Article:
Three men charged with the 2018 prison murder of James “Whitey” Bulger

BOSTON (AP) — Three men, including a mob hitman, have been charged with the murder of notorious Boston crime boss James “Whitey” Bulger in a West Virginia jail, the Department of Justice announced Thursday. Justice.

The charges against Fotios “Freddy” Geas, Paul J. DeCologero and Sean McKinnon come nearly four years after Bulger’s murder, raising questions about why the known “golden snitch” was placed in the general population instead of more protective housing. The men have been charged with conspiracy to commit first degree murder.

Bulger was beaten to death at USP Hazelton in October 2018, hours after being transferred from a Florida prison, where he was serving a life sentence for 11 murders and other crimes. Prosecutors allege that Geas and DeCologero repeatedly punched Bulger in the head and caused his death.

The Justice Department also charged Geas and DeCologero with aiding and abetting first-degree murder, as well as assault causing grievous bodily harm. Geas faces a separate charge of murder by a federal inmate serving a life sentence, and McKinnon is separately charged with making false statements to a federal agent.

Geas and DeCologero were identified as suspects shortly after Bulger’s death, according to law enforcement officials at the time, but remained uncharged as the investigation dragged on for years. They have been placed in solitary confinement throughout the investigation, family members told The Boston Globe.

Gaes remains in jail in Hazelton and DeCologero is being held in another federal prison. McKinnon, who prosecutors say was at large on federal supervision when the indictment was handed down, was arrested in Florida on Thursday.

Bulger’s family previously filed a lawsuit against the Federal Bureau of Prisons and 30 unnamed prison system employees, alleging they failed to protect him. Bulger was the third inmate killed in six months at USP Hazelton, where workers and advocates have long warned of unsafe conditions.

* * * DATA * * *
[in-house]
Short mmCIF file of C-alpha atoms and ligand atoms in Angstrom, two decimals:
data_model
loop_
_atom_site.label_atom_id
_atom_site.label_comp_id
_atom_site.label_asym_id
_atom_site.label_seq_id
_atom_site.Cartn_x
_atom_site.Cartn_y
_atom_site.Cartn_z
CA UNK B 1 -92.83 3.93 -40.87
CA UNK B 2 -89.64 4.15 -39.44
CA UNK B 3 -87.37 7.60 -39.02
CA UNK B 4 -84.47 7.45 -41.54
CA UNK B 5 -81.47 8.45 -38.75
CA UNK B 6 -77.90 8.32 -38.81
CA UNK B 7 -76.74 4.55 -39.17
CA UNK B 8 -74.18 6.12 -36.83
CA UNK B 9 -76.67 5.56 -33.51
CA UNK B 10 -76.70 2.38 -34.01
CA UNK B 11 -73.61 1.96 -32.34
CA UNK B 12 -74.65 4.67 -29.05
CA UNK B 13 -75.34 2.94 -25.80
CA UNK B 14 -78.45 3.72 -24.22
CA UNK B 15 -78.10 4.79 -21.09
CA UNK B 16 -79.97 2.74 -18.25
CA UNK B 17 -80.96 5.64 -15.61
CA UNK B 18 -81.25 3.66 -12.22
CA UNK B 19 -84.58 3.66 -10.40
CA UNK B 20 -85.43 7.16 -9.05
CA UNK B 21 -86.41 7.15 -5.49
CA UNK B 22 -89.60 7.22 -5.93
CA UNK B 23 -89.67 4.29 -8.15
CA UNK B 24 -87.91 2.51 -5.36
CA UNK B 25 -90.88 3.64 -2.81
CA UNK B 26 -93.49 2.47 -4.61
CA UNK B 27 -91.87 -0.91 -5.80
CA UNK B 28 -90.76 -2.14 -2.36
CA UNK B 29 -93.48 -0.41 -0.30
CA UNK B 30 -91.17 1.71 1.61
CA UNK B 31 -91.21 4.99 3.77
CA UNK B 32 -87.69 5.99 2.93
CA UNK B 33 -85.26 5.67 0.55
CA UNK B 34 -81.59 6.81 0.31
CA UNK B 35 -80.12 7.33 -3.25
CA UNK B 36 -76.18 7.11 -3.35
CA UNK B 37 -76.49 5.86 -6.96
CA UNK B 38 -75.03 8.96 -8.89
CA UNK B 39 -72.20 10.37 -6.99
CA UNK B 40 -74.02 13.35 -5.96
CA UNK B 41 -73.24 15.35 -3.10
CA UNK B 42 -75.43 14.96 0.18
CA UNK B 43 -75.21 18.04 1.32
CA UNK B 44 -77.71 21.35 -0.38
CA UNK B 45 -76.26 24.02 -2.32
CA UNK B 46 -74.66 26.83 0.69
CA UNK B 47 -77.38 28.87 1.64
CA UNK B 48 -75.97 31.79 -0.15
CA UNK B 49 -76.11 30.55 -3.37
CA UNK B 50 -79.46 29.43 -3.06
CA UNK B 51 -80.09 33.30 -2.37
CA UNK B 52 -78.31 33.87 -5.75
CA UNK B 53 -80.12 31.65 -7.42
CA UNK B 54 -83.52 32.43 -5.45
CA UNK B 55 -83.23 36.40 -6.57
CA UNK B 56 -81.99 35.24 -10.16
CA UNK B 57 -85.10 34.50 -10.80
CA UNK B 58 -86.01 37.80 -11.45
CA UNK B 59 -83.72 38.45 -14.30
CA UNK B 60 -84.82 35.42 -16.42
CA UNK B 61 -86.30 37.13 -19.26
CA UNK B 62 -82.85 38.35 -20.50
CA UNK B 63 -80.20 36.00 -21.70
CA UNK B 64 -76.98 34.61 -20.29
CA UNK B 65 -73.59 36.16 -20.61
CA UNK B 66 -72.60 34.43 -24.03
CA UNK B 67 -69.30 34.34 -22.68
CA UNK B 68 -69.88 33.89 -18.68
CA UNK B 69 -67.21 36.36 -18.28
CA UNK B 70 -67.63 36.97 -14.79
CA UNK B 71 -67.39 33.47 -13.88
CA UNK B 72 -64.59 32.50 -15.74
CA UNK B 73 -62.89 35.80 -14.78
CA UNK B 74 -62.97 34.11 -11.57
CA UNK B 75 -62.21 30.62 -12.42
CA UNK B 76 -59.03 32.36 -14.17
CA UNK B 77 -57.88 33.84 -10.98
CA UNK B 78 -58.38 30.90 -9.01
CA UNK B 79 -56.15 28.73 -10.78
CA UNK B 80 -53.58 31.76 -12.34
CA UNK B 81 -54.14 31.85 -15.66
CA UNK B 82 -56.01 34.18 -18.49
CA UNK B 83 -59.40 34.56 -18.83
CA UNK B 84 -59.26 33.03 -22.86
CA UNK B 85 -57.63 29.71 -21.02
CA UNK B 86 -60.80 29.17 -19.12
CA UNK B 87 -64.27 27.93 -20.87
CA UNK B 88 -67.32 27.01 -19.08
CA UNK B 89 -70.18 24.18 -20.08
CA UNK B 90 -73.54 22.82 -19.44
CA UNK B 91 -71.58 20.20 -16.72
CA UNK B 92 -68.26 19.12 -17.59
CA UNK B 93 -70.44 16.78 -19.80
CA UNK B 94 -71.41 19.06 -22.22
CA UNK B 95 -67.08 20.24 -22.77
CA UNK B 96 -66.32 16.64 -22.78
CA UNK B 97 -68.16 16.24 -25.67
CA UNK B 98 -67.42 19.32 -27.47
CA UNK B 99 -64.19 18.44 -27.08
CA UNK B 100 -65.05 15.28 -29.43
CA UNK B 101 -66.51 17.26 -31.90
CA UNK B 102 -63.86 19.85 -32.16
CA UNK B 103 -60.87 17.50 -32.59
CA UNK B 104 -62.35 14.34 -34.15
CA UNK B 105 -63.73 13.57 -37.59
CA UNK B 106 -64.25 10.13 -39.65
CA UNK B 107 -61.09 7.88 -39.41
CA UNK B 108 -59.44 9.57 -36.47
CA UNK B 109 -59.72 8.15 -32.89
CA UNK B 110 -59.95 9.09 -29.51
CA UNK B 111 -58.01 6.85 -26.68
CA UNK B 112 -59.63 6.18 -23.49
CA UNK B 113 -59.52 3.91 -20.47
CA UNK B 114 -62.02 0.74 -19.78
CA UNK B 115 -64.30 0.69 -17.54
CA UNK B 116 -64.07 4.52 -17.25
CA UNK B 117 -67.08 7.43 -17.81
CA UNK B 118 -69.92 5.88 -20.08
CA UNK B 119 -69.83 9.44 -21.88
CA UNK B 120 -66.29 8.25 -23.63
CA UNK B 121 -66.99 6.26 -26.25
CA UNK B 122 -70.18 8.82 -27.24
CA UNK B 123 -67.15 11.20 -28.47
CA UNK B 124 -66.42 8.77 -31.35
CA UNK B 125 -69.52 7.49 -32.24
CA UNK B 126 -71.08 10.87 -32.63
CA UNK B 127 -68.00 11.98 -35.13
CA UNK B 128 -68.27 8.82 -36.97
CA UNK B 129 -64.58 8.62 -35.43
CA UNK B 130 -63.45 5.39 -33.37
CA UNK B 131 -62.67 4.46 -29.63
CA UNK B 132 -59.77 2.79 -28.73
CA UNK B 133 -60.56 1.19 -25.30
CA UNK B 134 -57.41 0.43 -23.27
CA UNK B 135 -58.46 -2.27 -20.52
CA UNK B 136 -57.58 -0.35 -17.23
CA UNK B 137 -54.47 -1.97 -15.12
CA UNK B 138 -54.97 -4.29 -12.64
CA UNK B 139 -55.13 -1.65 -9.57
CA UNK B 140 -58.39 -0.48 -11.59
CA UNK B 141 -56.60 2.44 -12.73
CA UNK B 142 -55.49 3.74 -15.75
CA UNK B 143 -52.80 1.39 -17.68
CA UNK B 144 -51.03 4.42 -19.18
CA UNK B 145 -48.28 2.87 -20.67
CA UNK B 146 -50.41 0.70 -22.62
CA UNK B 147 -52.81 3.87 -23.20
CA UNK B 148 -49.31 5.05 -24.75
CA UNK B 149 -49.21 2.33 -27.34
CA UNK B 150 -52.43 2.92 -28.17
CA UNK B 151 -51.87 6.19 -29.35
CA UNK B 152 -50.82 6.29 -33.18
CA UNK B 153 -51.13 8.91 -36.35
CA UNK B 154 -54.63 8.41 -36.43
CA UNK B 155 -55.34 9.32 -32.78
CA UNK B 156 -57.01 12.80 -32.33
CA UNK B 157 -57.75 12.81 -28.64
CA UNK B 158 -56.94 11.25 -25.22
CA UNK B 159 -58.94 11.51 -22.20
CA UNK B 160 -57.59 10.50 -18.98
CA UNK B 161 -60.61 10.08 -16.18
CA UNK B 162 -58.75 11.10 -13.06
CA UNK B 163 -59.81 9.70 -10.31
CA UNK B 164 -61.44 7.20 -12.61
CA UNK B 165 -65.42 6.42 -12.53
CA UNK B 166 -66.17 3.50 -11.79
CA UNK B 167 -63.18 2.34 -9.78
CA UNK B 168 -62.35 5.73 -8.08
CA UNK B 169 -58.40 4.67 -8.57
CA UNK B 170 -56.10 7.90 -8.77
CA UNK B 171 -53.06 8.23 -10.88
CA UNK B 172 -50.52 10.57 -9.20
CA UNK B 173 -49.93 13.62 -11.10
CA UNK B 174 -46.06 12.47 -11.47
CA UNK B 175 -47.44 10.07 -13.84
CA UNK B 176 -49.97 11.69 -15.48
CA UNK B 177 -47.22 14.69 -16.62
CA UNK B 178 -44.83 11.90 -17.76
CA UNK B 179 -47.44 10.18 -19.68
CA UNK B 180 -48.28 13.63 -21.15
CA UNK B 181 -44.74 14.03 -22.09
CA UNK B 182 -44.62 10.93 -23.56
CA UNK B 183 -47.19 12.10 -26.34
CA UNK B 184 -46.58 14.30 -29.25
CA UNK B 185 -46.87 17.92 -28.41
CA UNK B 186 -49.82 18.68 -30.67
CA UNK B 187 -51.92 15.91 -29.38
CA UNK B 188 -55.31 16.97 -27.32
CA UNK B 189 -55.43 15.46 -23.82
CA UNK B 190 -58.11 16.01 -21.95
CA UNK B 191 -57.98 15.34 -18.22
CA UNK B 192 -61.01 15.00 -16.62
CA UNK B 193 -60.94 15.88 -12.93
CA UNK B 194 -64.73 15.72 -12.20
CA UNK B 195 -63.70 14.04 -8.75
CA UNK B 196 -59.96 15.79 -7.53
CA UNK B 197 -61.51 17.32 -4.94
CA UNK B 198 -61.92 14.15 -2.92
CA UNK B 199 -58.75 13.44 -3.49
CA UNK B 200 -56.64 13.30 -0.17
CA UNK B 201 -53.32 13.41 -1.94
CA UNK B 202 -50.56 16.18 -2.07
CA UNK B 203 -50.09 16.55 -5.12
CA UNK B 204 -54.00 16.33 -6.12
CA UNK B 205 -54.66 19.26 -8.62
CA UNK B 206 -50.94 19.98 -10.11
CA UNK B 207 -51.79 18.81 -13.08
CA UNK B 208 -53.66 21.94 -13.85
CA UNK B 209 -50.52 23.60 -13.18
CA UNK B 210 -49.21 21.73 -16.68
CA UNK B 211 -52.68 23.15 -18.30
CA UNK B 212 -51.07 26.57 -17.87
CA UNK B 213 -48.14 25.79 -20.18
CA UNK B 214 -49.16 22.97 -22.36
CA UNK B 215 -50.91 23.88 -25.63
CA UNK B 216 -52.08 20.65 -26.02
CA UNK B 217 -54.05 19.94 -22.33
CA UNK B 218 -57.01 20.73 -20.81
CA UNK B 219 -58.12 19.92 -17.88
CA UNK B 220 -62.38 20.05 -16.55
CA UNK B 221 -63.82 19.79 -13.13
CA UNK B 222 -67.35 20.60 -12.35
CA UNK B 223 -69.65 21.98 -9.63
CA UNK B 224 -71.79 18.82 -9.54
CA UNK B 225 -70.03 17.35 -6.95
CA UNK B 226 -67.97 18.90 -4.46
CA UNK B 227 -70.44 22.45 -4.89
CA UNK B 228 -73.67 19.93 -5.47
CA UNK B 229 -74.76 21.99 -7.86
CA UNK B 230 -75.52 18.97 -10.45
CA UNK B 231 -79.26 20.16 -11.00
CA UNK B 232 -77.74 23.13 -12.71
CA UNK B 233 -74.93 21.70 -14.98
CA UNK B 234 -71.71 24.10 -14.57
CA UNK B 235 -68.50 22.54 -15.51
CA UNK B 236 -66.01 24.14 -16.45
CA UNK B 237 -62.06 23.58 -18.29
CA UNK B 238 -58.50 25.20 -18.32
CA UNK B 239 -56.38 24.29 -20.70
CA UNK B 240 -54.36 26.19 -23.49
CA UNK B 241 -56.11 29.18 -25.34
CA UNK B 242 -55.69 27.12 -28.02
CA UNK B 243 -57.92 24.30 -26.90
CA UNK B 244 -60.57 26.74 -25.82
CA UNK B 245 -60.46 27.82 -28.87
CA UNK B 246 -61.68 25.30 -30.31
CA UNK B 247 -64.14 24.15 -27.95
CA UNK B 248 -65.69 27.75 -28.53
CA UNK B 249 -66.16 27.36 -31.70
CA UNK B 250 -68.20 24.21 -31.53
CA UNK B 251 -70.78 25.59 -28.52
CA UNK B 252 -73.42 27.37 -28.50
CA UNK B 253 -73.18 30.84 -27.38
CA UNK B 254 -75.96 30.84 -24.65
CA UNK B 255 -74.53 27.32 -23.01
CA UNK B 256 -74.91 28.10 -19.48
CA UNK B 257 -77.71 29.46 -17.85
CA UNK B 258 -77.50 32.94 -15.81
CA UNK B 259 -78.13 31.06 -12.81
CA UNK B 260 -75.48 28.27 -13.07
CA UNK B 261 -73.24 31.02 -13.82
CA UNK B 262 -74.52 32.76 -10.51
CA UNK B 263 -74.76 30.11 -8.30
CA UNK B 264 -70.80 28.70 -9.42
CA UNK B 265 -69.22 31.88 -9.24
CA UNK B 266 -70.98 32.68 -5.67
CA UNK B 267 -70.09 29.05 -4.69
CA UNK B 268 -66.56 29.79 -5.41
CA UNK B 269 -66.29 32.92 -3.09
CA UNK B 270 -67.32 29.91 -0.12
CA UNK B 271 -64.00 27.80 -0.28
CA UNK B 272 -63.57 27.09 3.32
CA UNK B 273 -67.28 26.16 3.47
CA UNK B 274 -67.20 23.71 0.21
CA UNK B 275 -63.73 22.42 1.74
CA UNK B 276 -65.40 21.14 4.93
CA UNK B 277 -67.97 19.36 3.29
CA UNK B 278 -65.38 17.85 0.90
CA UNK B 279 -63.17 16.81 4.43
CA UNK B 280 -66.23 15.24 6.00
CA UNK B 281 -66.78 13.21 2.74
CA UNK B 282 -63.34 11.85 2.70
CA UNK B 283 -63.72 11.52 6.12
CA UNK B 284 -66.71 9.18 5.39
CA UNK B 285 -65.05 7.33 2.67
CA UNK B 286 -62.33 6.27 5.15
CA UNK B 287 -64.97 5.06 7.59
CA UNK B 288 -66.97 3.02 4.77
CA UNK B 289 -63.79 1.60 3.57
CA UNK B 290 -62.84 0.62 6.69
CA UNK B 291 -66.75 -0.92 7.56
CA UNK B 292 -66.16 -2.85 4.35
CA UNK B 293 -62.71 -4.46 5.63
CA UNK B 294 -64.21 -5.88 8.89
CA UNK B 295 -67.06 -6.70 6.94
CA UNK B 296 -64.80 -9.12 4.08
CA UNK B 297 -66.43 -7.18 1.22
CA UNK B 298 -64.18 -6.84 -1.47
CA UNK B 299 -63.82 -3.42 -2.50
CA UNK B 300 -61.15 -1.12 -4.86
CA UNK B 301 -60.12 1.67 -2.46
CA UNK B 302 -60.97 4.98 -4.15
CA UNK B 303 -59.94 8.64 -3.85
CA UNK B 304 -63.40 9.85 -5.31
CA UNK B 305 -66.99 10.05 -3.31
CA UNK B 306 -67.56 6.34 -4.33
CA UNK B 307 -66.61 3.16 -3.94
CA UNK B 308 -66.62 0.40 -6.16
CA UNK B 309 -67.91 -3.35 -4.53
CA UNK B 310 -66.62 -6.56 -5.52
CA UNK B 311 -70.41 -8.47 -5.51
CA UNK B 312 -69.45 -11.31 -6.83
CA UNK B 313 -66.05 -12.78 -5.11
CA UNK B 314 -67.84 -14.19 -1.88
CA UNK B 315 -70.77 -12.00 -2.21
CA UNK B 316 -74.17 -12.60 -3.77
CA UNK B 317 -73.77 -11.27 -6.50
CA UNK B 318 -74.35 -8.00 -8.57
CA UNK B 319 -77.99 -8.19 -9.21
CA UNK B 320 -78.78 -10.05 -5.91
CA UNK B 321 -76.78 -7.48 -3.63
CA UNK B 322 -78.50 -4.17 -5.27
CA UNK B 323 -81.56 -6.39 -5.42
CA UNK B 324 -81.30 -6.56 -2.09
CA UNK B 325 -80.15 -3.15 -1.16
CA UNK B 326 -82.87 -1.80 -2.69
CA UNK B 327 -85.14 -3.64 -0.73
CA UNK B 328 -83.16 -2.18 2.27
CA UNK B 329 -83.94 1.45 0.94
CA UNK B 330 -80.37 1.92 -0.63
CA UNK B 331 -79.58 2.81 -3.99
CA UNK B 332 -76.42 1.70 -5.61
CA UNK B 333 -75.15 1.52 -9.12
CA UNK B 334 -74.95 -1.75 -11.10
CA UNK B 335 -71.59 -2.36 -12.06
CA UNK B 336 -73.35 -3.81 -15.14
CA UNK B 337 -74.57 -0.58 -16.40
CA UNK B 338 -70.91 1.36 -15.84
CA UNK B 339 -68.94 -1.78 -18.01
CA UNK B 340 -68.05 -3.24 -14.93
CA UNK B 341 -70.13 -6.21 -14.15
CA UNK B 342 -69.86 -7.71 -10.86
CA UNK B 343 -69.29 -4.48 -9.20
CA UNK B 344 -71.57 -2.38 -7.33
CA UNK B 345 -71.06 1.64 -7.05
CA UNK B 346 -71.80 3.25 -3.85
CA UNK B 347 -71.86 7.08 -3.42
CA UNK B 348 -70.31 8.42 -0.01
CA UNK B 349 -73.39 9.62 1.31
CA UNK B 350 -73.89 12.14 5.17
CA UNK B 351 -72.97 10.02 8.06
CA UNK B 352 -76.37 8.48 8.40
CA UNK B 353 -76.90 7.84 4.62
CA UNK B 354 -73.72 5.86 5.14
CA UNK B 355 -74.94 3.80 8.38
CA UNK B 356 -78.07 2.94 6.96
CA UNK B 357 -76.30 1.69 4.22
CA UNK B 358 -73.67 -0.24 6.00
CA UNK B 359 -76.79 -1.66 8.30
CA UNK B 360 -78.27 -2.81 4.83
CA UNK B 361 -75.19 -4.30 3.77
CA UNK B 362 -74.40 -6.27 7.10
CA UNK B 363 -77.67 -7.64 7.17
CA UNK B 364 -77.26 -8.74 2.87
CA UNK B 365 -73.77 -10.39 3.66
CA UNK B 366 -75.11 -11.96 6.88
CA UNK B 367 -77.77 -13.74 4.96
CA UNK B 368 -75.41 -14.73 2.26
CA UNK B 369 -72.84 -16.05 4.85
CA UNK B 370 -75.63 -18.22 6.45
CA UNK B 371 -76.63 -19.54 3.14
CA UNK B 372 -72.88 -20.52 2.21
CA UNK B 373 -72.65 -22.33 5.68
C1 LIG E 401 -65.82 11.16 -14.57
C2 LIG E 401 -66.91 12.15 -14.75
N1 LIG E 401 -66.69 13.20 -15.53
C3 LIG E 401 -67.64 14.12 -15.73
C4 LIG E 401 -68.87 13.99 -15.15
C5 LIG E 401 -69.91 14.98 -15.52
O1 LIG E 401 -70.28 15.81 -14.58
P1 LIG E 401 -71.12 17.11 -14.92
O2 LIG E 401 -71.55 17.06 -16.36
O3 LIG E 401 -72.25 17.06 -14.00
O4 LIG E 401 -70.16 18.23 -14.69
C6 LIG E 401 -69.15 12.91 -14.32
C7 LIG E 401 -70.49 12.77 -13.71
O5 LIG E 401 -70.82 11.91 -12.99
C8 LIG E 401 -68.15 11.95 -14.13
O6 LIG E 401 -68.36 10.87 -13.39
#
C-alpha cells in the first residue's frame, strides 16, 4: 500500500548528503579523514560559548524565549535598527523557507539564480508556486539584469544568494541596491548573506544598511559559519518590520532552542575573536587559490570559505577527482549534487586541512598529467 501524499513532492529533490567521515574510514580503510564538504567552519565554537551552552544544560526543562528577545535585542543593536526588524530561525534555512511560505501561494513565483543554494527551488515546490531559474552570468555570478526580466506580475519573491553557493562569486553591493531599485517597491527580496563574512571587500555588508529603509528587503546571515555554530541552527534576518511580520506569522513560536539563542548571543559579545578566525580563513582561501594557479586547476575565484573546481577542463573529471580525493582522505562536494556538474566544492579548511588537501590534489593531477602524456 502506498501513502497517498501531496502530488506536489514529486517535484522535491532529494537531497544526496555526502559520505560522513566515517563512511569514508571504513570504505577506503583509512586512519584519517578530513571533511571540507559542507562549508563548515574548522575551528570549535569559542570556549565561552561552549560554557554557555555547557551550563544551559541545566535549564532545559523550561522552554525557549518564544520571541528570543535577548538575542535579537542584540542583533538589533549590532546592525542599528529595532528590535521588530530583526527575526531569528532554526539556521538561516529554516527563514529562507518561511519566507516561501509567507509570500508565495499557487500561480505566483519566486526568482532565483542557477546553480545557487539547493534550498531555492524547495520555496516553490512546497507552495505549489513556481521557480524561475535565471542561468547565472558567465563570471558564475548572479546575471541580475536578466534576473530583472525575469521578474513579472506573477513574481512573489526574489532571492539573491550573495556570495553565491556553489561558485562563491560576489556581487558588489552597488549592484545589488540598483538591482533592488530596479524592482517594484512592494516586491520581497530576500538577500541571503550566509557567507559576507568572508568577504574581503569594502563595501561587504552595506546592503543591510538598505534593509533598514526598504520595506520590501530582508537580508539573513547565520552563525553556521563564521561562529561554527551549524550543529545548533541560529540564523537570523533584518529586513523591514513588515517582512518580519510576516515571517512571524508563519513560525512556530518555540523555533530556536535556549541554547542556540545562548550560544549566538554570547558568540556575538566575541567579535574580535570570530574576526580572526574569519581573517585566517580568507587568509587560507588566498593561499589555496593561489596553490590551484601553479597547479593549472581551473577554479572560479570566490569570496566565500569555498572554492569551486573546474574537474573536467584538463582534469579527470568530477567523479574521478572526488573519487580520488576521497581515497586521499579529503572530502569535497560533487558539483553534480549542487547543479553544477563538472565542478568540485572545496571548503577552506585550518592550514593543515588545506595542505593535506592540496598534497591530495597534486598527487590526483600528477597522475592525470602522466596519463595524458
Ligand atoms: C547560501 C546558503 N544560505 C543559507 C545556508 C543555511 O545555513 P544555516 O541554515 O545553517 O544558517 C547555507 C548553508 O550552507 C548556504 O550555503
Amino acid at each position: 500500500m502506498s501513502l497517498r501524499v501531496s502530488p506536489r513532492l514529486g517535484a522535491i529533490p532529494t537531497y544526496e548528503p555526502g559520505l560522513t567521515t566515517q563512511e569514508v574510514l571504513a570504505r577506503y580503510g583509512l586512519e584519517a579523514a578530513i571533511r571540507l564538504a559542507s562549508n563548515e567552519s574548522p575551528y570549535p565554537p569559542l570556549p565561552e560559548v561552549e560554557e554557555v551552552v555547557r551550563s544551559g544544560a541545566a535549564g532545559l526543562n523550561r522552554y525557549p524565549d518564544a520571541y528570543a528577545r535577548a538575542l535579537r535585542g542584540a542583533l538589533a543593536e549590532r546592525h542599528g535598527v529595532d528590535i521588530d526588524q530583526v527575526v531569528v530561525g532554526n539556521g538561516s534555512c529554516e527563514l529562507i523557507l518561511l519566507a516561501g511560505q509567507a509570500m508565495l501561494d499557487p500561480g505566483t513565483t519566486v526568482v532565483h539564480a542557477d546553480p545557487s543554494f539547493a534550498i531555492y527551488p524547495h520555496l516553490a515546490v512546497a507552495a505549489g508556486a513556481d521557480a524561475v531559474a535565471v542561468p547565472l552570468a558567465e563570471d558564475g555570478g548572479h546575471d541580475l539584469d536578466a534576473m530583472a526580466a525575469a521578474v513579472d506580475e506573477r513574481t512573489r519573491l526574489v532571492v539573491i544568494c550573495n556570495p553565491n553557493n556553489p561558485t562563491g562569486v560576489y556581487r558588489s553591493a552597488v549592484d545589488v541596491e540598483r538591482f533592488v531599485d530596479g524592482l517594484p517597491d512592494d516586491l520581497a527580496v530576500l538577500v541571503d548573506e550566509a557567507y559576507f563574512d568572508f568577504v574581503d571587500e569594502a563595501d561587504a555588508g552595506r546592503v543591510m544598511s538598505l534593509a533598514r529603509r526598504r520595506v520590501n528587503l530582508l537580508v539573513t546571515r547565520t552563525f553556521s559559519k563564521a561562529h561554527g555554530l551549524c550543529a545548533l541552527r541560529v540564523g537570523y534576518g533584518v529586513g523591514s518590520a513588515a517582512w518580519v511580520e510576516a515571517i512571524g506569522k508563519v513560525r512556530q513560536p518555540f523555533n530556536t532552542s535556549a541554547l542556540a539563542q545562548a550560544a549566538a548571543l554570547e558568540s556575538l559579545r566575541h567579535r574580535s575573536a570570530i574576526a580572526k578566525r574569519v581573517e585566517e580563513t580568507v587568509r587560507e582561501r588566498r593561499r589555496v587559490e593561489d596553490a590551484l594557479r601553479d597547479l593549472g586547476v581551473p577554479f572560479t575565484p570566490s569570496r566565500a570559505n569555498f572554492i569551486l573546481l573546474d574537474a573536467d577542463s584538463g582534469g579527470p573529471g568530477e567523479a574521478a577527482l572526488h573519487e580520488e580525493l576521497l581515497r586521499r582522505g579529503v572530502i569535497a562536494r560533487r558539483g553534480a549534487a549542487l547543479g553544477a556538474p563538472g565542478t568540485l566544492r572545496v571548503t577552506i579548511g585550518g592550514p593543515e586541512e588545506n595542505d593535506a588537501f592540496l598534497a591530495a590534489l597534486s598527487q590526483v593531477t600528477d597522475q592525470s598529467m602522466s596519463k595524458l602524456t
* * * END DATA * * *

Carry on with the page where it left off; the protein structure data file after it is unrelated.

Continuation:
Bulger, who led Boston’s predominantly Irish Mafia in the 1970s and 1980s, served as an FBI informant who exposed his gang’s chief rival at a time when bringing down the Mafia was a top national priority for the FBI. He then became one of the country’s most wanted fugitives.

A prison workers’ union official told The Associated Press in 2018 that sending Bulger to the troubled federal penitentiary that housed other New England mobsters was tantamount to handing him a “death sentence.”

A federal law enforcement official told The Associated Press after Bulger’s death that disciplinary issues prompted Bulger’s transfer to USP Hazelton. The manager insisted on anonymity because he was not authorized to divulge details. In February 2018, Bulger threatened an assistant warden at the Florida prison, telling her that “judgment day is coming.”

Bulger fled Boston in late 1994 after his FBI handler John Connolly Jr. warned him he was about to be charged. With a $2 million reward on his head, Bulger became one of the FBI’s “Ten Most Wanted Criminals”.

After more than 16 years on the run, Bulger was captured at age 81 in Santa Monica, Calif., where he was living in a rent-controlled apartment near the beach with his longtime girlfriend, Catherine Greig.

DeCologero was part of an organized crime gang led by his uncle on the North Shore of Massachusetts called the “DeCologero Crew”.

He was found guilty of purchasing heroin which was used in an attempt to kill a teenage girl whom his uncle wanted to kill because he feared she would “betray the crew to the police”. The heroine didn’t kill her, so another man broke her neck, dismembered her and buried her remains in the woods, according to court records.

Geas was a close Mafia associate and acted as an enforcer, but was not an official “made” member because he is Greek, not Italian.

Geas and his brother were sentenced to life in prison in 2011 for their role in several violent crimes, including the 2003 murder of Adolfo “Big Al” Bruno, a Genoese householder in Springfield, Massachusetts. Another mobster ordered Bruno’s murder because he was upset about talking to the FBI, prosecutors said.




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